Dr. Williams joined the faculty of Vanderbilt University from Case Western Reserve University in Cleveland where she was faculty in the history department, established and directed the Postdoctoral Fellowship in African American Studies, and founded and directed the university-wide Social Justice Institute. Known by many as “Dr. Rhonda,” Williams engaged in numerous community efforts as a resident of Cleveland, including on police and criminal justice reform as a member of the Collaborative for a Safe, Fair, and Just Cleveland, the “Cleveland 8,” and a Co-Chair and Commissioner on the Cleveland Community Police Commission, which was empaneled in September 2015. She has appeared on MSNBC and Democracy Now!, and is from Baltimore.

Saturday, September 25
12:30-1:45 pm
Closing Keynote
Dr. Carlotta Walls LaNier stepped into history in September 1957, when at age 14 she became the youngest of nine students chosen to integrate Little Rock Central High School. The students became known around the world as the Little Rock Nine, and with great courage and determination, they changed the face of American education forever. After Arkansas Gov. Orval Faubus closed Little Rock’s high schools the next school year to avoid further integration, Carlotta was forced to sit out her junior year and take correspondence courses. But she was one of the two members of the original nine who returned to Central in 1959. On May 20, 1960, she became the first African American girl to participate in a graduation ceremony at Central; others received their degree via mail when Faubus closed the schools, or graduated from out-of-state high schools.

Carlotta attended Michigan State University for two years and then moved to Denver and her family followed a year later. She continued her education there and in 1968 graduated from Colorado State College, now the University of Northern Colorado, where she once sat on the Board of Trustees. The same year, she married Ira C. “Ike” Lanier. She began her career in the nonprofit sector, working for the YWCA as a program administrator and founded her own real estate brokerage firm, Lanier and Company, in 1977.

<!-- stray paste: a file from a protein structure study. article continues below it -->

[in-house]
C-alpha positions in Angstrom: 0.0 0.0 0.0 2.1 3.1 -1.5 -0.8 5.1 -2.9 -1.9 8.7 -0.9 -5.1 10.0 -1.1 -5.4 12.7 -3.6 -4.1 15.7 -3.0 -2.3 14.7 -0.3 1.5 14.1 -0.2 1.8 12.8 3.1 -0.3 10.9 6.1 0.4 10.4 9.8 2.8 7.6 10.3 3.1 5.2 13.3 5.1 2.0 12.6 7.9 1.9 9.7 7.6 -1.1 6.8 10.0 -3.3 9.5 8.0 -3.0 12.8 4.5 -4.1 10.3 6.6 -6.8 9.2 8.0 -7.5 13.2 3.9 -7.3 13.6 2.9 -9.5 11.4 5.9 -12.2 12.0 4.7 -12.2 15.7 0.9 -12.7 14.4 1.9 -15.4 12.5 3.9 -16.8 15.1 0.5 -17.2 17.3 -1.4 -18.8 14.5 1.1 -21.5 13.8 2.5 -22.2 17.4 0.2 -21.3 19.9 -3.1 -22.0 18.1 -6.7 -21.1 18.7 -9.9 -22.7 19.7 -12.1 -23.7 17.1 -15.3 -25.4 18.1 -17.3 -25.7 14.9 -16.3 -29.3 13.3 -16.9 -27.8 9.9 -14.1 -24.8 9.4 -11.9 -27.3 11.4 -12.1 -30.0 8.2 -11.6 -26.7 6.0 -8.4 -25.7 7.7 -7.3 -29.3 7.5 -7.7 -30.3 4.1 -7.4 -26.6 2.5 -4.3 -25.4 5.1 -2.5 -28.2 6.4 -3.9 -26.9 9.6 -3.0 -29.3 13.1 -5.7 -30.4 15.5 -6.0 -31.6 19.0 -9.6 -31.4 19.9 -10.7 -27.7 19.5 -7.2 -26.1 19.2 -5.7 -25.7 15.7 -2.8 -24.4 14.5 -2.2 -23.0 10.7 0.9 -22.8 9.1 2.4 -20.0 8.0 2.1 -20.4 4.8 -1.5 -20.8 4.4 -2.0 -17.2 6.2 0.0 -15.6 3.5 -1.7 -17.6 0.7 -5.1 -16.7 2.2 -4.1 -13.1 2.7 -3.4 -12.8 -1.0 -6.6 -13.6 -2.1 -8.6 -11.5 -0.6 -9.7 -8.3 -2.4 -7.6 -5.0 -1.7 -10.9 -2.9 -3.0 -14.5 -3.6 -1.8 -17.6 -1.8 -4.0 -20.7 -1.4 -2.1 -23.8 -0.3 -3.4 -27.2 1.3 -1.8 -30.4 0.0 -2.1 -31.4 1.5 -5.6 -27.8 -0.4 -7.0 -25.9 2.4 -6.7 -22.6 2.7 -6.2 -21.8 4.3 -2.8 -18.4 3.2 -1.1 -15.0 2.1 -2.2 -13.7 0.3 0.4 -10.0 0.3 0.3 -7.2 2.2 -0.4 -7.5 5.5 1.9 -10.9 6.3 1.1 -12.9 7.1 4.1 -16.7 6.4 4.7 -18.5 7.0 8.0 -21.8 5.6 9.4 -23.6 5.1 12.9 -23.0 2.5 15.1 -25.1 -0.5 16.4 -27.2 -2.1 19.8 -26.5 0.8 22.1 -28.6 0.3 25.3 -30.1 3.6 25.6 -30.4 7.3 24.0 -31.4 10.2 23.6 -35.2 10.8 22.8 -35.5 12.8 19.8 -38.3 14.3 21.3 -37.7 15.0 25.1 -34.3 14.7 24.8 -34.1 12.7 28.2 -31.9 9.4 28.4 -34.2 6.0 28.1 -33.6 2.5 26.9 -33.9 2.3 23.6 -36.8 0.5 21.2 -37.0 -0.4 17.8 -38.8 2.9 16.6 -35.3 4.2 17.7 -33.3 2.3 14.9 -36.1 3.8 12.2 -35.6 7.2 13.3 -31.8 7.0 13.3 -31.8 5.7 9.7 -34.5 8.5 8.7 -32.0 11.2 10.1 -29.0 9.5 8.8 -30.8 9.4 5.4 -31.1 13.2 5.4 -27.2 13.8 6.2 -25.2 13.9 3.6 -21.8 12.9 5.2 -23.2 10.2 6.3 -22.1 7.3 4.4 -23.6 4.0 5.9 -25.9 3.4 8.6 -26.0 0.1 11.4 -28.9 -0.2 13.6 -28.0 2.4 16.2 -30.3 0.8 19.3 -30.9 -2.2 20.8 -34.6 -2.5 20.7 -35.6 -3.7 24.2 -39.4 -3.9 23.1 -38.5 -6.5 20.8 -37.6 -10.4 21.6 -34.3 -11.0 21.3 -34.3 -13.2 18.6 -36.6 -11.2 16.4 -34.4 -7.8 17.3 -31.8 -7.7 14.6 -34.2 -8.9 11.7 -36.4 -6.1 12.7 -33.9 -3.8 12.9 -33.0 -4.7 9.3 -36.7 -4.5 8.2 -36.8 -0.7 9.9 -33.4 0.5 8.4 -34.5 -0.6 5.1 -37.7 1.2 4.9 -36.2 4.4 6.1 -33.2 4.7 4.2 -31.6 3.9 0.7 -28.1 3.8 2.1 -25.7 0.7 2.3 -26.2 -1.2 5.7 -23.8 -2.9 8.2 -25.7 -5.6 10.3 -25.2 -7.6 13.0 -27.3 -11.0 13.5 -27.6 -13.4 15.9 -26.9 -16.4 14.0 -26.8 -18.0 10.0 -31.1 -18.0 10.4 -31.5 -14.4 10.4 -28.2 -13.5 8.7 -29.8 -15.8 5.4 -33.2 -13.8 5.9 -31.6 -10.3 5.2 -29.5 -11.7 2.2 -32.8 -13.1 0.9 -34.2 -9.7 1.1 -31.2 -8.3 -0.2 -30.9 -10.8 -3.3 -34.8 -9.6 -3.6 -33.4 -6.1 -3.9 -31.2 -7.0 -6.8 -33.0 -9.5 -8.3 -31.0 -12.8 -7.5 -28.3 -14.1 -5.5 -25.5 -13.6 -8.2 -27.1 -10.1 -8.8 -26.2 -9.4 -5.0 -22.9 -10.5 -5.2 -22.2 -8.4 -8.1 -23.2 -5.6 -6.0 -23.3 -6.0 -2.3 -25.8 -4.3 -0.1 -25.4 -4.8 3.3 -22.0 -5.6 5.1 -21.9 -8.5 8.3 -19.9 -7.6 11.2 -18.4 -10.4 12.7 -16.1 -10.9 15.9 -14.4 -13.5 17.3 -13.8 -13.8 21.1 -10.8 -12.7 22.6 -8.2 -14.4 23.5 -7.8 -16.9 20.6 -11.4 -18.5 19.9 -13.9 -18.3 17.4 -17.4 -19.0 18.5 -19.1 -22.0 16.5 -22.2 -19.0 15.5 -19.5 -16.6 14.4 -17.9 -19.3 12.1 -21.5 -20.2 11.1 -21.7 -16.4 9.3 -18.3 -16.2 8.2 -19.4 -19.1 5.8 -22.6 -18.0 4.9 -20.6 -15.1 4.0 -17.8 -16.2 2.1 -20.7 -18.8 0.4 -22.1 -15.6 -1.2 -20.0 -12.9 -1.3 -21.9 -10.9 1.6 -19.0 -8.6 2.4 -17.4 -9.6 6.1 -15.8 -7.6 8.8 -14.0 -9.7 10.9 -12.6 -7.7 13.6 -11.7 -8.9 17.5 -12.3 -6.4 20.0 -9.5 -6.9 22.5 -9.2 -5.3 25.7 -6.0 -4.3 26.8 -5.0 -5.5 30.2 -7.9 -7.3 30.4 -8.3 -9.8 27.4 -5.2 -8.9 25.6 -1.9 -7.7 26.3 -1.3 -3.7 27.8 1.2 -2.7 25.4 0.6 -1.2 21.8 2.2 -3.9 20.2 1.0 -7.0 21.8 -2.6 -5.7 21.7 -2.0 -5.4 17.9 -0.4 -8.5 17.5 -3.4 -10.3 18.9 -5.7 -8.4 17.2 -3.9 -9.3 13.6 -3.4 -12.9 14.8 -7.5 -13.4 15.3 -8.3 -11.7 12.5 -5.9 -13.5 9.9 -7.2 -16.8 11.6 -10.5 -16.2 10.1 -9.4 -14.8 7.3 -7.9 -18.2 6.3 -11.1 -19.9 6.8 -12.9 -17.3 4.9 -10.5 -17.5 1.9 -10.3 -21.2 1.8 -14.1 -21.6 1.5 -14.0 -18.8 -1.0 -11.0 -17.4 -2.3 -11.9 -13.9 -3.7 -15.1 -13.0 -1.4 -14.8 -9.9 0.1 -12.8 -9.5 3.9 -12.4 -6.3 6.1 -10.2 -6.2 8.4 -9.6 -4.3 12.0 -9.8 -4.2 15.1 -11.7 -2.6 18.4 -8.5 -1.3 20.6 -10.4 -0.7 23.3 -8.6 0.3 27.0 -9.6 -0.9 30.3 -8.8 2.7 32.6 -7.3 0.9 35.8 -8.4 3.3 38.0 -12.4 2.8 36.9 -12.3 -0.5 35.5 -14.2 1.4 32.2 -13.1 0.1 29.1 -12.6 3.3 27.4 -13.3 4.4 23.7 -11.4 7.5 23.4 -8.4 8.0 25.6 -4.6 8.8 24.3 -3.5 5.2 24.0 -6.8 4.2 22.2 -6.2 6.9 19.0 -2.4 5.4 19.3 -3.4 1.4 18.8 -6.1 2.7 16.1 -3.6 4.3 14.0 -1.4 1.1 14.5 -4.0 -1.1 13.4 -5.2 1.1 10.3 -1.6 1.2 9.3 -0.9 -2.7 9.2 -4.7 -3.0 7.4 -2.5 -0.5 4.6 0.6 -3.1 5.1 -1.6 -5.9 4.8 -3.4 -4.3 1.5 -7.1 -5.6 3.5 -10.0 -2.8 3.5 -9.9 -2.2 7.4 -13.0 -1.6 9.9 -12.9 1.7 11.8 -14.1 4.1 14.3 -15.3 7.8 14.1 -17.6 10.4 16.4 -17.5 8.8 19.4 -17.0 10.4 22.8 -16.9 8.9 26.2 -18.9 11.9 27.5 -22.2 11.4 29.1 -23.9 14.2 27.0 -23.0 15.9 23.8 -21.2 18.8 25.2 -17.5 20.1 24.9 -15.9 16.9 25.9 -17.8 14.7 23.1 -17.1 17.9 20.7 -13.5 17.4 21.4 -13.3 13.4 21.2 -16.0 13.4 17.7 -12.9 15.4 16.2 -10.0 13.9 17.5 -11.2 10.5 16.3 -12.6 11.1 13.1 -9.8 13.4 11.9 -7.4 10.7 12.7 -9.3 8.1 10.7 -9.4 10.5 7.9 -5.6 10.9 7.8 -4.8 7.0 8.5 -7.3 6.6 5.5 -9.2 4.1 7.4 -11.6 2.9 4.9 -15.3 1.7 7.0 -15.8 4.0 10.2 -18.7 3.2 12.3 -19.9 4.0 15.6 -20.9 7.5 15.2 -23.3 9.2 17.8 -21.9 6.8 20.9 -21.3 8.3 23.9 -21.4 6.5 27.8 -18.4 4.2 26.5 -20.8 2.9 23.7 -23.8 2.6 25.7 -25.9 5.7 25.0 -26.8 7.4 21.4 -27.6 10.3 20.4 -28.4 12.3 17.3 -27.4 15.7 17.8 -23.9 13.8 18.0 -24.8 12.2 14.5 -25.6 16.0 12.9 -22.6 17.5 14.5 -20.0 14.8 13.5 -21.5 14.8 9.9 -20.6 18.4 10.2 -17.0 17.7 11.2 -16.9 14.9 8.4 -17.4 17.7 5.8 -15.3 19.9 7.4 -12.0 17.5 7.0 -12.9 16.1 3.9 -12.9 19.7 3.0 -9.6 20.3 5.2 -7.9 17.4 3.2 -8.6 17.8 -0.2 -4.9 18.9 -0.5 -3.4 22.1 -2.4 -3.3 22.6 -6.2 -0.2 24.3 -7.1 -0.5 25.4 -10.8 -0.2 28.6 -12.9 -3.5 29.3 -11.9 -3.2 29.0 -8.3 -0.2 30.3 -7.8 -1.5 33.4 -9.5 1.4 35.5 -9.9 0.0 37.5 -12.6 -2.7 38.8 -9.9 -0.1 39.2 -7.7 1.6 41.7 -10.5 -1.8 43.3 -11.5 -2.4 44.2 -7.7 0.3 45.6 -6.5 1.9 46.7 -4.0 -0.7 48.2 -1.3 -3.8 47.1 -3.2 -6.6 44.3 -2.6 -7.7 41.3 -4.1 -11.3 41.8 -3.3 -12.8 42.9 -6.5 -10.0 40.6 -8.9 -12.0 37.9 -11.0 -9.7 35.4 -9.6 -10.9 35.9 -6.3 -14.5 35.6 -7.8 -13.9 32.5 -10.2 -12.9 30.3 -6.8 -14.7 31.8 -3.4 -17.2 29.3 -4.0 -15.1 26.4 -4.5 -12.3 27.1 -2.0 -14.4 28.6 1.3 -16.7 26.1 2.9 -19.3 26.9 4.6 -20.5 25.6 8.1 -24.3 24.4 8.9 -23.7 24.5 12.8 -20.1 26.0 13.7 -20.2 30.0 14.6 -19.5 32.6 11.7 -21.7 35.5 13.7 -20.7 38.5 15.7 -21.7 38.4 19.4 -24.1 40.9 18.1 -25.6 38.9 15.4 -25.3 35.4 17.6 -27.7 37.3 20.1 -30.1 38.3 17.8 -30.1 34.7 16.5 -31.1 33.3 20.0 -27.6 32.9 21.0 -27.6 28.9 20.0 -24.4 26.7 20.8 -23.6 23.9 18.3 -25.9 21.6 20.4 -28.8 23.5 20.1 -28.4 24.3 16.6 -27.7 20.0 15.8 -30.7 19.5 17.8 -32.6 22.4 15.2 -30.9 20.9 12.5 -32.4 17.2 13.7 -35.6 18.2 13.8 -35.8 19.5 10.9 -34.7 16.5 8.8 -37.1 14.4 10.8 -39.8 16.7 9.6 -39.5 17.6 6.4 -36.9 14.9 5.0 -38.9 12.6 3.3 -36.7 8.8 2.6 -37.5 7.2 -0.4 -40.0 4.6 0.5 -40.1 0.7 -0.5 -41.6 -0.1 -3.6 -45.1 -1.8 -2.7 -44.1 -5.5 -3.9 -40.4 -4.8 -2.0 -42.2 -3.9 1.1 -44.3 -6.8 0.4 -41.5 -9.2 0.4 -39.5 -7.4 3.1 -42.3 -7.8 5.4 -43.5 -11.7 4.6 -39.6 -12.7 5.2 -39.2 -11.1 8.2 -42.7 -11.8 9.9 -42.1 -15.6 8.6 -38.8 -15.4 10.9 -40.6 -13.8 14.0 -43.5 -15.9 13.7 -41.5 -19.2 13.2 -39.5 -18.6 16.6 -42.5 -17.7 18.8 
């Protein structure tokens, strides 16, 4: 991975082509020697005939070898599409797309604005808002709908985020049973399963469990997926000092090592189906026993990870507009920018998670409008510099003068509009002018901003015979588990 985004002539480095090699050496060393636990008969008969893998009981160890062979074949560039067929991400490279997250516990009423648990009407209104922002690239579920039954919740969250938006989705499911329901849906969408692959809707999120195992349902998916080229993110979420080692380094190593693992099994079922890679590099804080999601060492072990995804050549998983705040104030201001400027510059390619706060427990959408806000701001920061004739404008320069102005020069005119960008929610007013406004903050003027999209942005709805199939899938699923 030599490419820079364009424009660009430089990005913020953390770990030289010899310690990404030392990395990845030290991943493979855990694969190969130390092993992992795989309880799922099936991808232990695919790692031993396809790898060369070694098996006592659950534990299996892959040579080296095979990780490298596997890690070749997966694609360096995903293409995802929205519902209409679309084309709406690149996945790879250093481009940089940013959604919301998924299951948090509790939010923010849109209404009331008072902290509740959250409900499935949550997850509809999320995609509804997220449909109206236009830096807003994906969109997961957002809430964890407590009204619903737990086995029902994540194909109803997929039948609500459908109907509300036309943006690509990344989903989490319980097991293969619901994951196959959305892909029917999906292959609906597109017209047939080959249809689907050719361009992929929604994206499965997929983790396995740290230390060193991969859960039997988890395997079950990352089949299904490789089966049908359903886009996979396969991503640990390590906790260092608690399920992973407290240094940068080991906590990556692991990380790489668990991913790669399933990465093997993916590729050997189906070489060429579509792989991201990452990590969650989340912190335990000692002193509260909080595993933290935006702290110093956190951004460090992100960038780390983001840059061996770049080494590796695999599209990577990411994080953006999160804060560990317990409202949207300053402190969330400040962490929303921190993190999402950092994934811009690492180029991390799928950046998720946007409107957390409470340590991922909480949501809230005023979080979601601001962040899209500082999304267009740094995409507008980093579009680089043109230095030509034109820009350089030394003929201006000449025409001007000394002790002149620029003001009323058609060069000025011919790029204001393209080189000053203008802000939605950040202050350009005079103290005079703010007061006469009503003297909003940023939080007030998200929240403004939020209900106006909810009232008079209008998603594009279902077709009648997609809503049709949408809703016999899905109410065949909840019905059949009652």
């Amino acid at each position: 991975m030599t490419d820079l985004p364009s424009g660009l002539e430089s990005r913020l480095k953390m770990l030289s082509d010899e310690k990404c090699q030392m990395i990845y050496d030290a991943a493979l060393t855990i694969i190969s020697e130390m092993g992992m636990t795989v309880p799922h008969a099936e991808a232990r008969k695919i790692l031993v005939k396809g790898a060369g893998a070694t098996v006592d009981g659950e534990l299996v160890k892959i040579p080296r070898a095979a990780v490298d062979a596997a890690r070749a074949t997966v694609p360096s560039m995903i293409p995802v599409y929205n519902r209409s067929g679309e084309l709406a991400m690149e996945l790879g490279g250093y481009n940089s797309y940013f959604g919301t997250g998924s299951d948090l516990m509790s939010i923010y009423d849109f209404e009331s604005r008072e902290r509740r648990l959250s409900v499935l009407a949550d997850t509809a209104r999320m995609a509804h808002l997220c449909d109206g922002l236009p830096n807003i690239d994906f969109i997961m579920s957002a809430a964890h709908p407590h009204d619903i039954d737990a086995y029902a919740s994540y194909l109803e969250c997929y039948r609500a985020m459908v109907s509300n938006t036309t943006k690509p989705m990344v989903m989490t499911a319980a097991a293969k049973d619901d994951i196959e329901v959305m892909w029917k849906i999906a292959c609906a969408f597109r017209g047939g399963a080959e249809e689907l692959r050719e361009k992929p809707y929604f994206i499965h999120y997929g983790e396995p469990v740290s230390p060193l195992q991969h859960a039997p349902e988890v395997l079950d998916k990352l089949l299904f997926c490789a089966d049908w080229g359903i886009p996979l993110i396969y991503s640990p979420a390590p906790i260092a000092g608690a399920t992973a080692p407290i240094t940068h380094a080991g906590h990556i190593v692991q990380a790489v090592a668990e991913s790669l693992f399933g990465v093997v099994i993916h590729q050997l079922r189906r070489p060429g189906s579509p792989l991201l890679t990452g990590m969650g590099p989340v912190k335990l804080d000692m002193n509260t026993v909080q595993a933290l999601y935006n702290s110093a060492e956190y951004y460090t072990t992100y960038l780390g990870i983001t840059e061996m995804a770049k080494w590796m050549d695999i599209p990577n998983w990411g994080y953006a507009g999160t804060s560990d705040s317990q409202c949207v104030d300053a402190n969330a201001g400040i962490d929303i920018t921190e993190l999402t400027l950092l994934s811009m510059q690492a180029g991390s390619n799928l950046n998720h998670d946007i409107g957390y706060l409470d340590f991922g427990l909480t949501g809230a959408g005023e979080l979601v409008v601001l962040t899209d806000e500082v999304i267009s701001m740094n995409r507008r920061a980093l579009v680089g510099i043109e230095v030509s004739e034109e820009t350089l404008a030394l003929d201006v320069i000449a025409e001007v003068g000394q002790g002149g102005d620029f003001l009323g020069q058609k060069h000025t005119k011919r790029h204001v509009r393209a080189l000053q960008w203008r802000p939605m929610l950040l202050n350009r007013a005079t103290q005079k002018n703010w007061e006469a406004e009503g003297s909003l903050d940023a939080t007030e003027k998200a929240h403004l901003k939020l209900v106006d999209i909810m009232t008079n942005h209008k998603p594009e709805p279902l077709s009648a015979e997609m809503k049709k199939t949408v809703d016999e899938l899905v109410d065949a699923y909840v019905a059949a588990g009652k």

Among the many awards she has received are the Congressional Gold Medal of Honor, which President Bill Clinton presented to each member of the Little Rock Nine, and five honorary doctorate degrees, the Spingarn Medal, Pierre Marquette Award, and the Abraham Lincoln Presidential Award. She has two children, Whitney and Brooke, two grandchildren, and lives in Denver, Colorado, with her husband, Ira. She authored her memoir, A Mighty Long Way: My Journey To Justice At Little Rock Central High School, in 2009.

For more information about the 2021 AASLH/AMA Annual Meeting, visit aaslh.org/annualmeeting/2021annualmeeting.